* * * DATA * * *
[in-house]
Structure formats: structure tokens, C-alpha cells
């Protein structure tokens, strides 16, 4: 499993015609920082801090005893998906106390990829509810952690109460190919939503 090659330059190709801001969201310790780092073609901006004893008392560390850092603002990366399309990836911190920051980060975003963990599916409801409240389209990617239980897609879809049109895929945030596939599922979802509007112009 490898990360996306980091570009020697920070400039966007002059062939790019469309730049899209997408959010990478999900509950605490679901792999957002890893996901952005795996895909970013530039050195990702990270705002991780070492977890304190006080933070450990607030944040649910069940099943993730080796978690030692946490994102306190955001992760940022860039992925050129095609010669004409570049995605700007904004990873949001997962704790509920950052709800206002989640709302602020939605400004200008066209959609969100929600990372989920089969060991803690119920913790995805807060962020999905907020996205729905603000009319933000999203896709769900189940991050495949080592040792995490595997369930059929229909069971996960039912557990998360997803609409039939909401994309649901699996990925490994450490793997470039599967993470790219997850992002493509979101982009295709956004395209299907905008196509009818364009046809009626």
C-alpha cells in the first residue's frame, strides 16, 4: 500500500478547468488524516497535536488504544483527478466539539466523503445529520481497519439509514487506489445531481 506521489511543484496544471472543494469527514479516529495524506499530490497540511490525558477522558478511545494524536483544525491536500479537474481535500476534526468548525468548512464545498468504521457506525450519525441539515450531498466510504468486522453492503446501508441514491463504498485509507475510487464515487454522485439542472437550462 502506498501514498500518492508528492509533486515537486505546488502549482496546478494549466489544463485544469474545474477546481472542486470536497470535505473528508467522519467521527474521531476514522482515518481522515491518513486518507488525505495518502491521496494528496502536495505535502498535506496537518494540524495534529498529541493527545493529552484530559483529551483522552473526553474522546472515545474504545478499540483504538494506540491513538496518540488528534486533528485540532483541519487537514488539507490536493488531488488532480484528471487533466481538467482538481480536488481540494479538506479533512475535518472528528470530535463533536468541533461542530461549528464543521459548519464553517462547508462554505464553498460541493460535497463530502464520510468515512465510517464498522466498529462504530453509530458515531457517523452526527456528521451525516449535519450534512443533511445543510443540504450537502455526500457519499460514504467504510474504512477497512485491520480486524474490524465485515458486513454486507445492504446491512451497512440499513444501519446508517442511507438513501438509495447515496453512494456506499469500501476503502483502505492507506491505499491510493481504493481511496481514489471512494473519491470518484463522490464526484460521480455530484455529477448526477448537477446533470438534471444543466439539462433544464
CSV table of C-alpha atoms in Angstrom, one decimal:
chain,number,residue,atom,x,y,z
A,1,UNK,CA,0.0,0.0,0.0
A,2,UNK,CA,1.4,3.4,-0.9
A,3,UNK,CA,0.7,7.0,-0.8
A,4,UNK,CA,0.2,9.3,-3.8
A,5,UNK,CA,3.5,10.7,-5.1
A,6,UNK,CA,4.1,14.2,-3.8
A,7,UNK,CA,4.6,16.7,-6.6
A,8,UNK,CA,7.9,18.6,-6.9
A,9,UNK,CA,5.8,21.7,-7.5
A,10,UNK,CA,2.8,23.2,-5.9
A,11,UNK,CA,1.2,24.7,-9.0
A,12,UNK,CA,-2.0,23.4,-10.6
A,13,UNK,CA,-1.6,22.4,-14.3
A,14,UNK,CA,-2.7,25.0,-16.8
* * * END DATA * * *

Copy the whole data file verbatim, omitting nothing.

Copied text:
[in-house]
Structure formats: structure tokens, C-alpha cells
């Protein structure tokens, strides 16, 4: 499993015609920082801090005893998906106390990829509810952690109460190919939503 090659330059190709801001969201310790780092073609901006004893008392560390850092603002990366399309990836911190920051980060975003963990599916409801409240389209990617239980897609879809049109895929945030596939599922979802509007112009 490898990360996306980091570009020697920070400039966007002059062939790019469309730049899209997408959010990478999900509950605490679901792999957002890893996901952005795996895909970013530039050195990702990270705002991780070492977890304190006080933070450990607030944040649910069940099943993730080796978690030692946490994102306190955001992760940022860039992925050129095609010669004409570049995605700007904004990873949001997962704790509920950052709800206002989640709302602020939605400004200008066209959609969100929600990372989920089969060991803690119920913790995805807060962020999905907020996205729905603000009319933000999203896709769900189940991050495949080592040792995490595997369930059929229909069971996960039912557990998360997803609409039939909401994309649901699996990925490994450490793997470039599967993470790219997850992002493509979101982009295709956004395209299907905008196509009818364009046809009626």
C-alpha cells in the first residue's frame, strides 16, 4: 500500500478547468488524516497535536488504544483527478466539539466523503445529520481497519439509514487506489445531481 506521489511543484496544471472543494469527514479516529495524506499530490497540511490525558477522558478511545494524536483544525491536500479537474481535500476534526468548525468548512464545498468504521457506525450519525441539515450531498466510504468486522453492503446501508441514491463504498485509507475510487464515487454522485439542472437550462 502506498501514498500518492508528492509533486515537486505546488502549482496546478494549466489544463485544469474545474477546481472542486470536497470535505473528508467522519467521527474521531476514522482515518481522515491518513486518507488525505495518502491521496494528496502536495505535502498535506496537518494540524495534529498529541493527545493529552484530559483529551483522552473526553474522546472515545474504545478499540483504538494506540491513538496518540488528534486533528485540532483541519487537514488539507490536493488531488488532480484528471487533466481538467482538481480536488481540494479538506479533512475535518472528528470530535463533536468541533461542530461549528464543521459548519464553517462547508462554505464553498460541493460535497463530502464520510468515512465510517464498522466498529462504530453509530458515531457517523452526527456528521451525516449535519450534512443533511445543510443540504450537502455526500457519499460514504467504510474504512477497512485491520480486524474490524465485515458486513454486507445492504446491512451497512440499513444501519446508517442511507438513501438509495447515496453512494456506499469500501476503502483502505492507506491505499491510493481504493481511496481514489471512494473519491470518484463522490464526484460521480455530484455529477448526477448537477446533470438534471444543466439539462433544464
CSV table of C-alpha atoms in Angstrom, one decimal:
chain,number,residue,atom,x,y,z
A,1,UNK,CA,0.0,0.0,0.0
A,2,UNK,CA,1.4,3.4,-0.9
A,3,UNK,CA,0.7,7.0,-0.8
A,4,UNK,CA,0.2,9.3,-3.8
A,5,UNK,CA,3.5,10.7,-5.1
A,6,UNK,CA,4.1,14.2,-3.8
A,7,UNK,CA,4.6,16.7,-6.6
A,8,UNK,CA,7.9,18.6,-6.9
A,9,UNK,CA,5.8,21.7,-7.5
A,10,UNK,CA,2.8,23.2,-5.9
A,11,UNK,CA,1.2,24.7,-9.0
A,12,UNK,CA,-2.0,23.4,-10.6
A,13,UNK,CA,-1.6,22.4,-14.3
A,14,UNK,CA,-2.7,25.0,-16.8